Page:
Knowing that the Lord Will Reward. Our employers may be mystified by our good nature and faithful, conscientious service. But God will be pleased and will reward us for our faithfulness to our employers. (And, conversely, punish us for defrauding and despising our employers.) Paul uses the verb komizō, here, "receive as recompense,"13 to contrast man's wages with God's eternal reward.
Q3. (Ephesians 6:5-8) What are the characteristics called for in a truly Christian employee, according to Ephesians 6:5-8? How can these attitudes help us in difficult work situations?
Masters, Employers (6:9)
"And masters, treat your slaves in the same way. Do not threaten them, since you know that he who is both their Master and yours is in heaven, and there is no favoritism with him." (6:9)
Employers are to treat their employees with the same kind of respect, faithfulness, integrity that God expects of employees.
Some employers rule by threats and carry them out ruthlessly. The better ones, however, lead by example and from a position of respect. Yes, they may need to exercise discipline from time to time (Proverbs 29:21). They may need to fire or let an employee go (one of the hardest tasks employers have to do!), but they must do it with honesty, justice, and integrity.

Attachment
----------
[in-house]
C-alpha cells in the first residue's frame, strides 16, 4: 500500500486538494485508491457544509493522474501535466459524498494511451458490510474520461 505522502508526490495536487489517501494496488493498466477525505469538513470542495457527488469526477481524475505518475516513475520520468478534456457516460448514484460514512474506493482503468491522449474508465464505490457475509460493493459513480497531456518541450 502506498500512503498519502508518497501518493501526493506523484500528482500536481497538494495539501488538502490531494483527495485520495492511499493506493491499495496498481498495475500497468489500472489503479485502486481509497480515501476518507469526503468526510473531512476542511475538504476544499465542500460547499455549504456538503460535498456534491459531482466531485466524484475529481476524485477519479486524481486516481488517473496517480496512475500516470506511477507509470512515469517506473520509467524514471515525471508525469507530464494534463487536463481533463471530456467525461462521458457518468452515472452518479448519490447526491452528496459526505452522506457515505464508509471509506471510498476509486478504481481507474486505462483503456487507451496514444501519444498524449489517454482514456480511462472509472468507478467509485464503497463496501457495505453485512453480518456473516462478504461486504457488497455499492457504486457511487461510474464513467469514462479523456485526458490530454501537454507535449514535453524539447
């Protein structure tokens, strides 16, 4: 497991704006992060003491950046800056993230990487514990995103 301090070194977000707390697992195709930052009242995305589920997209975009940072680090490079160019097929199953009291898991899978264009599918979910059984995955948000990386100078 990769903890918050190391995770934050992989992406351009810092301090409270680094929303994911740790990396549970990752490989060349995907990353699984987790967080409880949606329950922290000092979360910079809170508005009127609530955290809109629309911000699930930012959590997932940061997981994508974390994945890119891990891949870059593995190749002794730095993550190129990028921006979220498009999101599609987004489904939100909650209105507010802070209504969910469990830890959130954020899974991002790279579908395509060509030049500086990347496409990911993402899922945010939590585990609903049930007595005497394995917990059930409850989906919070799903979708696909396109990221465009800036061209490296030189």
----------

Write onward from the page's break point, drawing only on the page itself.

To masters (and employers) who have lost perspective, Paul gives two warnings:
- You have a Master in heaven who will hold you to account. You cannot be an absolute tyrant, you yourself are under God's authority. You may be a master (kurios), in a position of authority, here. But ultimately you are a servant of your Heavenly Master (kurios), and are just as accountable as your slaves or employees.